On Sunday morning, the time when many engage in the weekend ritual of reading the news over coffee, a large crowd converged outside The New York Times’s Manhattan headquarters on Eighth Avenue to defend the country’s press.
“It’s a New York Sunday tradition,” read a sign held by Norman Cohen, a freelance TV producer, “Coffee, Bagels, and a FREE PRESS.” The protest, which was led by Get Organized BK, was in response to President Trump’s decision on Friday to bar several news organizations from a White House briefing, including The Times.
Protesters walked from The Times to the offices of Fox News and The Wall Street Journal, and then to NBC’s headquarters at 30 Rockefeller Plaza before returning to The Times building. Protesters made it clear that they championed press freedom for all outlets, regardless of political leaning. Some had masking tape over their mouths, symbolizing a muzzling of the press.
“When The New York Times is under attack, what do we do?” Michael Zorek, a stay-at-home father from the Upper West Side of Manhattan screamed to the crowd. “Stand up! Fight back!” The group boomed back, responding with the mantra as Mr. Zorek shouted again, listing names of news organizations from BuzzFeed to the Public Broadcasting Service.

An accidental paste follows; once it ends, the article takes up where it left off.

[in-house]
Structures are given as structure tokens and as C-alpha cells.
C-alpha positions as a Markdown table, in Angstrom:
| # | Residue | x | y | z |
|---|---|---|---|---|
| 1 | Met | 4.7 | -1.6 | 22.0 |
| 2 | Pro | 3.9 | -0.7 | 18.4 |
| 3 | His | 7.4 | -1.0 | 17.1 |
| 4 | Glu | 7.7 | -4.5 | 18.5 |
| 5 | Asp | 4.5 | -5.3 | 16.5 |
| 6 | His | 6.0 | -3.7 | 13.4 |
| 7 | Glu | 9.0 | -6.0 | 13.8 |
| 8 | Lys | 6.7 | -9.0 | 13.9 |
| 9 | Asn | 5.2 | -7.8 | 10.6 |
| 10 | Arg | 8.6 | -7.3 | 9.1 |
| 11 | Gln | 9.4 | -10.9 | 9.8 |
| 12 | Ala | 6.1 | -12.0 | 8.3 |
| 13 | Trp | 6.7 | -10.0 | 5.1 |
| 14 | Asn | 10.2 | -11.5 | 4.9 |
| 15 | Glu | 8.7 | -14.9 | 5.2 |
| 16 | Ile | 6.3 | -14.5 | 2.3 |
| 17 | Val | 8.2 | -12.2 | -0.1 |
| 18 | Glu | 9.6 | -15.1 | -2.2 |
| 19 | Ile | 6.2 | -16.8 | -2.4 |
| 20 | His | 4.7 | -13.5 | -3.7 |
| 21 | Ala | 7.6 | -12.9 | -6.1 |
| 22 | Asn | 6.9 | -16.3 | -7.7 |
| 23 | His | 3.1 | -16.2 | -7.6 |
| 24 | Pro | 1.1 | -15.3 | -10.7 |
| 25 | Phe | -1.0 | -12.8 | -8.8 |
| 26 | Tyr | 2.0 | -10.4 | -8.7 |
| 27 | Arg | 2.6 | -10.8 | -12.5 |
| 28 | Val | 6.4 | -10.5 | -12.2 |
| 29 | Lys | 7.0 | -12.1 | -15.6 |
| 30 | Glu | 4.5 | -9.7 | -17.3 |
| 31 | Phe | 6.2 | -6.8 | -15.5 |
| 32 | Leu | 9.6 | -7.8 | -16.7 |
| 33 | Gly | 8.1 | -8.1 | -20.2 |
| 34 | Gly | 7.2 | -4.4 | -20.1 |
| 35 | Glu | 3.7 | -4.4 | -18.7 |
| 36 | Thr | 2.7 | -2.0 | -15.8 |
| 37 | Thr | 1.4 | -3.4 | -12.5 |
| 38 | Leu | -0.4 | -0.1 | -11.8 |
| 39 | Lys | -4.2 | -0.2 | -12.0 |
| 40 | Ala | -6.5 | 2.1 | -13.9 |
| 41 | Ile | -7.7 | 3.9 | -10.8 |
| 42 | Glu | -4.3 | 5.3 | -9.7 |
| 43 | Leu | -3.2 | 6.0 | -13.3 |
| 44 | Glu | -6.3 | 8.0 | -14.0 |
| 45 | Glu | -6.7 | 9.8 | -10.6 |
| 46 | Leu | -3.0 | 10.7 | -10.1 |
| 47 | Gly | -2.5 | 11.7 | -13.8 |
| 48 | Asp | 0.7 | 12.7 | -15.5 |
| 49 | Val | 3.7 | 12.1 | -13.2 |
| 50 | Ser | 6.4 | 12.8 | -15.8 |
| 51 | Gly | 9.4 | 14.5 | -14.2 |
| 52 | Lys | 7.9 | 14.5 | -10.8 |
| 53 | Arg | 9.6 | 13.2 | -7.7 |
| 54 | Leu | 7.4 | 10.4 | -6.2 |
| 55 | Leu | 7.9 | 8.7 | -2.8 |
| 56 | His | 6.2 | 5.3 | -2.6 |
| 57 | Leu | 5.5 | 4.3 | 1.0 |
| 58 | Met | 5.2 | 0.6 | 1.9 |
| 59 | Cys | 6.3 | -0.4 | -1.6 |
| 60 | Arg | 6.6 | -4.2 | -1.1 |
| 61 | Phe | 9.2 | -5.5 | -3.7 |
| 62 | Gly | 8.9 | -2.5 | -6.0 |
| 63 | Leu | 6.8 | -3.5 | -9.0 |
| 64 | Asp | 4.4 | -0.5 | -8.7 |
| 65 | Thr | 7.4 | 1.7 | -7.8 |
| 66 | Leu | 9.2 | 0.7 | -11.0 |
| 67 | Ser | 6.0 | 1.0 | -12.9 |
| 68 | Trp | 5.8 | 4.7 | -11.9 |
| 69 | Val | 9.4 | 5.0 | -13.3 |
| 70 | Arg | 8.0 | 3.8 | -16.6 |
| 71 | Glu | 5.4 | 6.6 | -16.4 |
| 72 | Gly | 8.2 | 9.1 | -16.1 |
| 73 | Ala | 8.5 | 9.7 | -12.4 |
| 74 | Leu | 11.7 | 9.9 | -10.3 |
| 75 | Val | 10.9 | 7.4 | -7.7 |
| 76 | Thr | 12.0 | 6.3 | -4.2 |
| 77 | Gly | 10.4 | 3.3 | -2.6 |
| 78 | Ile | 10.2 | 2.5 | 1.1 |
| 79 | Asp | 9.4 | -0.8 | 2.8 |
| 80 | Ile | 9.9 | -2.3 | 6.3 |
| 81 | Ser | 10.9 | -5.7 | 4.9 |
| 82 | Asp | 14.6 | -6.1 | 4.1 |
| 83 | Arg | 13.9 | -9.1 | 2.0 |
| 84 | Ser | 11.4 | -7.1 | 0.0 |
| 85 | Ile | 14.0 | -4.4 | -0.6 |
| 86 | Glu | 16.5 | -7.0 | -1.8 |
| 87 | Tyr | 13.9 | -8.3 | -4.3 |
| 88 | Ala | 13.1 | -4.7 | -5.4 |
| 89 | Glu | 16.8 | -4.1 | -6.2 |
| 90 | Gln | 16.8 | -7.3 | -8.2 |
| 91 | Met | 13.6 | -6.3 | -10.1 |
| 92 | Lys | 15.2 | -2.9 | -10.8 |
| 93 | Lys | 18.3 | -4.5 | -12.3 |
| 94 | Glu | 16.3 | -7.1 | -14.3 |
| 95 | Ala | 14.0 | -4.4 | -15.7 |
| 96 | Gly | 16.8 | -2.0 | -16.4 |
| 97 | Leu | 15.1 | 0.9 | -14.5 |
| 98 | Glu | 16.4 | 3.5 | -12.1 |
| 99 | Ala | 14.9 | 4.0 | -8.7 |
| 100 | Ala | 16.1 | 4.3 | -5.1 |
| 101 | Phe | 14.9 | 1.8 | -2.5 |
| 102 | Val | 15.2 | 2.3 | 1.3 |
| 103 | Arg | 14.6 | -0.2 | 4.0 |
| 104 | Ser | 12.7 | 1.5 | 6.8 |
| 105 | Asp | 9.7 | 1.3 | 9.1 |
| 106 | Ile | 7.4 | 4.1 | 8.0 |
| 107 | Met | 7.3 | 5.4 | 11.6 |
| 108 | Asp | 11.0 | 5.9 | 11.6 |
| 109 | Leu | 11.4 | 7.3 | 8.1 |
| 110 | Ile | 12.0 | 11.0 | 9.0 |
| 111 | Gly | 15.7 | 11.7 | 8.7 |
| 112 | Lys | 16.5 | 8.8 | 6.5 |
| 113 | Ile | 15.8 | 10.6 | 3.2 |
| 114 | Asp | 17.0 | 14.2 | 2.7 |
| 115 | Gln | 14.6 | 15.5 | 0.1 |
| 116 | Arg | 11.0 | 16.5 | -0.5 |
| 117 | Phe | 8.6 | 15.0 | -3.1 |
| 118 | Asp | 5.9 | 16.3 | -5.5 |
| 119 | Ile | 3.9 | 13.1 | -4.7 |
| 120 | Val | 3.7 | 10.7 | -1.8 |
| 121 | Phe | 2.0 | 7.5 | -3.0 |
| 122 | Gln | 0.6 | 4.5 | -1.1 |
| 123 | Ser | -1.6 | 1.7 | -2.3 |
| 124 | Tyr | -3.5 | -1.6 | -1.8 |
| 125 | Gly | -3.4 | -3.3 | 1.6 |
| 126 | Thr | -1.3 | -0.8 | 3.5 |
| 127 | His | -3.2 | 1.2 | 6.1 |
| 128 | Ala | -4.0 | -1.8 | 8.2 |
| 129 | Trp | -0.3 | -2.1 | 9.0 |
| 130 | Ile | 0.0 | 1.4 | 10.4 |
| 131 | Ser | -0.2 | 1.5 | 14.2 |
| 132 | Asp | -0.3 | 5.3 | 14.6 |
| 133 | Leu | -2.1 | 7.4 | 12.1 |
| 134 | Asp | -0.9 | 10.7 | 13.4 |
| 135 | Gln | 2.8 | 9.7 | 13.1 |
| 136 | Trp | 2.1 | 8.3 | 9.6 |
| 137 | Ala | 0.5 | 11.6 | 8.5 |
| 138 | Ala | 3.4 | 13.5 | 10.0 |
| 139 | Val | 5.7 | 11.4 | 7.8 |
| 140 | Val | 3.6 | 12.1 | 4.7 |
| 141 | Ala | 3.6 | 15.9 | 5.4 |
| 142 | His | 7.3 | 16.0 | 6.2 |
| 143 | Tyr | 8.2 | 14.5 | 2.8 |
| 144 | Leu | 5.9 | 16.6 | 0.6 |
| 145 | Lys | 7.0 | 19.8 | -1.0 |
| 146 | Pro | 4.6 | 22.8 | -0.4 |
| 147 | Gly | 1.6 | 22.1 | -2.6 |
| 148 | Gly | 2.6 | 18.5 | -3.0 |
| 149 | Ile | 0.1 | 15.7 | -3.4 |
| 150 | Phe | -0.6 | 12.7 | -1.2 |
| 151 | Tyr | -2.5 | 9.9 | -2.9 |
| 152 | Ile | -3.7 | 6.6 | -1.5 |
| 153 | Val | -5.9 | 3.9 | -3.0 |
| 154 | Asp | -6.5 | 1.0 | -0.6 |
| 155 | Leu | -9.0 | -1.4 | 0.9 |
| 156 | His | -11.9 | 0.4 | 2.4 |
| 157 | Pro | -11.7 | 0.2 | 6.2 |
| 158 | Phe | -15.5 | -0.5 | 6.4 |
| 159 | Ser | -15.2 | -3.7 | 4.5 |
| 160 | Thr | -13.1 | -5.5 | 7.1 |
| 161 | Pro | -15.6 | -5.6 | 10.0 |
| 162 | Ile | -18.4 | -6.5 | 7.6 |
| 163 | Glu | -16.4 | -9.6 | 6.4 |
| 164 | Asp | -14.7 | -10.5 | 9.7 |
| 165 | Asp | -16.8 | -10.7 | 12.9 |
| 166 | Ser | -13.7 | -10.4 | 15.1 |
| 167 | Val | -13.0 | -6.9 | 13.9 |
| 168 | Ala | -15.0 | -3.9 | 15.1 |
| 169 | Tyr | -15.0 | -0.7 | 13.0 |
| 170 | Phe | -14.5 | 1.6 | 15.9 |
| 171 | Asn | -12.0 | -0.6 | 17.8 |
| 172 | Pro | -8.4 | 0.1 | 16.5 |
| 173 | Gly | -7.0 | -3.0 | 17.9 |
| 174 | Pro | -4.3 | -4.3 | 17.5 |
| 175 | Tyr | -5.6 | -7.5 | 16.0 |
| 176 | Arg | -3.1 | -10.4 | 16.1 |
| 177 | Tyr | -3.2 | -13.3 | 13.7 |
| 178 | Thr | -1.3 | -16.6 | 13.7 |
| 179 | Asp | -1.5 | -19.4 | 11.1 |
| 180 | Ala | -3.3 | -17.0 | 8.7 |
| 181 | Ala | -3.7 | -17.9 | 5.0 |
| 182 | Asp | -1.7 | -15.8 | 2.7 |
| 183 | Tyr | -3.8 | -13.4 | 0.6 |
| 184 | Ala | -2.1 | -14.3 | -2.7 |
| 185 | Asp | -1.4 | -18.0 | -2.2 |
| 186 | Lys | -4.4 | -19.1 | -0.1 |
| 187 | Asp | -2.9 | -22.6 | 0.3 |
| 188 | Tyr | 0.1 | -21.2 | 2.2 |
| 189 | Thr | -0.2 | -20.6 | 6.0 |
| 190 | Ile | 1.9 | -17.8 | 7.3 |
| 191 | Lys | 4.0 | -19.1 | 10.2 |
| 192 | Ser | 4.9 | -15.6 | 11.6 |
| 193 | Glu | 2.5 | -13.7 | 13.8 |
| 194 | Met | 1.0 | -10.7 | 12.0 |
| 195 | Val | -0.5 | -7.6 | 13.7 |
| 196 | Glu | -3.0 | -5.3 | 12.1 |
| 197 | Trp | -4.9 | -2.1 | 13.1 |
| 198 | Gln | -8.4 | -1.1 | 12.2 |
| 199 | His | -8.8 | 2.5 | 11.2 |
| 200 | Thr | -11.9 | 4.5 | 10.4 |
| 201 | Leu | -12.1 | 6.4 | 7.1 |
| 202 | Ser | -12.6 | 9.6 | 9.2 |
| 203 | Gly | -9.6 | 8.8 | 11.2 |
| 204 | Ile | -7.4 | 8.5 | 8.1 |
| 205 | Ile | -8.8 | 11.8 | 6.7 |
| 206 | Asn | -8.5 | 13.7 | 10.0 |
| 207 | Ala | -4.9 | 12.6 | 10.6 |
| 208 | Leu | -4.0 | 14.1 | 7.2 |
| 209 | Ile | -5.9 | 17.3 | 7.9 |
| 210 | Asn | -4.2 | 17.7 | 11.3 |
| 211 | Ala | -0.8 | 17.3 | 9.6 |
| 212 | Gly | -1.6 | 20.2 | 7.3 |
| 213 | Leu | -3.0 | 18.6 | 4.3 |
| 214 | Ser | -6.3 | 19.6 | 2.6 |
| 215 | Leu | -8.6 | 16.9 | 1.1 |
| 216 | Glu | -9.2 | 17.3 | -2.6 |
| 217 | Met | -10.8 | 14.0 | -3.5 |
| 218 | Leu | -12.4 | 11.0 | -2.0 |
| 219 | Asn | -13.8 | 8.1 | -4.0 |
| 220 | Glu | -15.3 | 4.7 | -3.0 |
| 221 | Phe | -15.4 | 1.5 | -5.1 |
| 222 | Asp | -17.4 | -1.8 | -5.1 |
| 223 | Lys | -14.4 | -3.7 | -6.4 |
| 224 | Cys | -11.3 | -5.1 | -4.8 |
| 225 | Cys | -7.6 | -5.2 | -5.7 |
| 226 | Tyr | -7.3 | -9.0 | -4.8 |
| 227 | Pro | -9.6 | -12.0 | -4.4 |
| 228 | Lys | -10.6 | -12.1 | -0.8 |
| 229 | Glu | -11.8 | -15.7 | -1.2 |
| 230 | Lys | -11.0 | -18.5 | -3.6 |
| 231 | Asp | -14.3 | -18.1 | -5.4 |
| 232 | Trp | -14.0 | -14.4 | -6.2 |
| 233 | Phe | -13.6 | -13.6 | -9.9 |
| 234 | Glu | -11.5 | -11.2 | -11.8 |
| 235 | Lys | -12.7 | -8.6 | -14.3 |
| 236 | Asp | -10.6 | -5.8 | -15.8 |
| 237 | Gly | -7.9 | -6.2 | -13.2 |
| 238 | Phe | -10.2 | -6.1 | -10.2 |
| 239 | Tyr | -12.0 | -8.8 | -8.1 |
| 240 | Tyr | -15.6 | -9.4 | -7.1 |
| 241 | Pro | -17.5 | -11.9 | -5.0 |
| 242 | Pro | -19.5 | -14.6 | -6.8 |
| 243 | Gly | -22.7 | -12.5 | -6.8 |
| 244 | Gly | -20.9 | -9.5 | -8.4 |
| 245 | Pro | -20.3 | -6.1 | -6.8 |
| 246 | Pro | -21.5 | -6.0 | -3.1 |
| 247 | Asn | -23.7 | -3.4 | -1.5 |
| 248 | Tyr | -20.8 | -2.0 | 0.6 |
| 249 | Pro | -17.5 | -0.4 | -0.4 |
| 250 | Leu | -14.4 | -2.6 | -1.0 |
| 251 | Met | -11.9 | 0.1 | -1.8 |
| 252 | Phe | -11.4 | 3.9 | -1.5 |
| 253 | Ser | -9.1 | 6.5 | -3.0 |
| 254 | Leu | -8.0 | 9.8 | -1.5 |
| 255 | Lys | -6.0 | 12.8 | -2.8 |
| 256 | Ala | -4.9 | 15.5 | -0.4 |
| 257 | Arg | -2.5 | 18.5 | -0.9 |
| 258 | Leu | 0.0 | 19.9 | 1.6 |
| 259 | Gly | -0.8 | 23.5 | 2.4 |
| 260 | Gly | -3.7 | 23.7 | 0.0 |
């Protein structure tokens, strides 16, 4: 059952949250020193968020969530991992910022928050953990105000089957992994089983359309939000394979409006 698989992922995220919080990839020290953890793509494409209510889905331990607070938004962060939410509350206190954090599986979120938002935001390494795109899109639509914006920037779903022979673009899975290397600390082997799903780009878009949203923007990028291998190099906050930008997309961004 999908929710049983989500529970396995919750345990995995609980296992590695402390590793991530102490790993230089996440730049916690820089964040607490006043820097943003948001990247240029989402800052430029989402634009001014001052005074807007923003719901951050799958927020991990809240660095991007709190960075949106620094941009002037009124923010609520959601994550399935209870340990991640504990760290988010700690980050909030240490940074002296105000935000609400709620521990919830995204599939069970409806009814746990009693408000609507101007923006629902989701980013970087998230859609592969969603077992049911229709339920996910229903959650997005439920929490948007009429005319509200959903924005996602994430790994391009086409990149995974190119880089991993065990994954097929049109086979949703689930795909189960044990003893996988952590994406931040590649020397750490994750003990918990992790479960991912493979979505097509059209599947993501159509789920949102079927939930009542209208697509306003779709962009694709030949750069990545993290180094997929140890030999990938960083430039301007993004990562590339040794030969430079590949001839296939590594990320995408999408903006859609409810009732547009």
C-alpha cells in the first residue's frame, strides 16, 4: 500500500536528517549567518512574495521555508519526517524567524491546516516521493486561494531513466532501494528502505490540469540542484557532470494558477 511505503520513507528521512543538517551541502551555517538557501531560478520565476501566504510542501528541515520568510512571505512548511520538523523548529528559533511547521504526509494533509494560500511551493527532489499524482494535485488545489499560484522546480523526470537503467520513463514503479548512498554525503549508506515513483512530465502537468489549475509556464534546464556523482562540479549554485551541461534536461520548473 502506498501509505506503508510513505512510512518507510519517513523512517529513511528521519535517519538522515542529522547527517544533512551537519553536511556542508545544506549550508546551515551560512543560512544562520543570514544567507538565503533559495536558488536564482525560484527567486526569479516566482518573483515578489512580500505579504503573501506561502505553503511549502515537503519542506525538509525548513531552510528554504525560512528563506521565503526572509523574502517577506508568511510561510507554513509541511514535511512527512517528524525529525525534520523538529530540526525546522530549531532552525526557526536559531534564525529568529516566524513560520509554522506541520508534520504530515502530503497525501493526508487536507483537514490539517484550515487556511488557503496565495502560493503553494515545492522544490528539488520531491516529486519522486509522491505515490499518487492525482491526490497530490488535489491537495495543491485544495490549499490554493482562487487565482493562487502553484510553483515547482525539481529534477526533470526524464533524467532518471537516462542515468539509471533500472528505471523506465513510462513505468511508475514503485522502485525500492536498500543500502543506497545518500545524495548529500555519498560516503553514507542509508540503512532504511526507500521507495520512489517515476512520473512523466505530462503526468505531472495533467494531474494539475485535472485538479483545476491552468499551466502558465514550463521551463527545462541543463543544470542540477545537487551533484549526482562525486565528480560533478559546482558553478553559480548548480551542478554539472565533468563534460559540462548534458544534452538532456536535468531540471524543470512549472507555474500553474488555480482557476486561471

Dean Baquet, the executive editor of The New York Times, praised the protesters’ efforts. By blocking certain reporters from attending Friday’s open briefing, the president’s press secretary, Sean M. Spicer, “undermines one of the few institutions that has as its role asking tough, independent-minded questions of the president,” Mr. Baquet said.
The Trump administration did not respond to an email requesting comment.
On Eighth Avenue, two men held a large American flag, on which they had written “Press Freedom” in red, white and blue. On a piece of cardboard was a quotation from Senator John McCain, an Arizona Republican: “When you look at history, the first thing dictators do is shut down the press.”
The president has used Twitter to declare the press “the enemy of the American people.” Mr. Baquet disagreed, saying, “I don’t look at us as the enemy of the White House. I look at us as people who are aggressively covering the White House.”
As the protest concluded, some people waved Sunday’s edition of The Times, folded to reveal a full-page advertisement from the newspaper.
It read: “Truth. It’s more important now than ever.”
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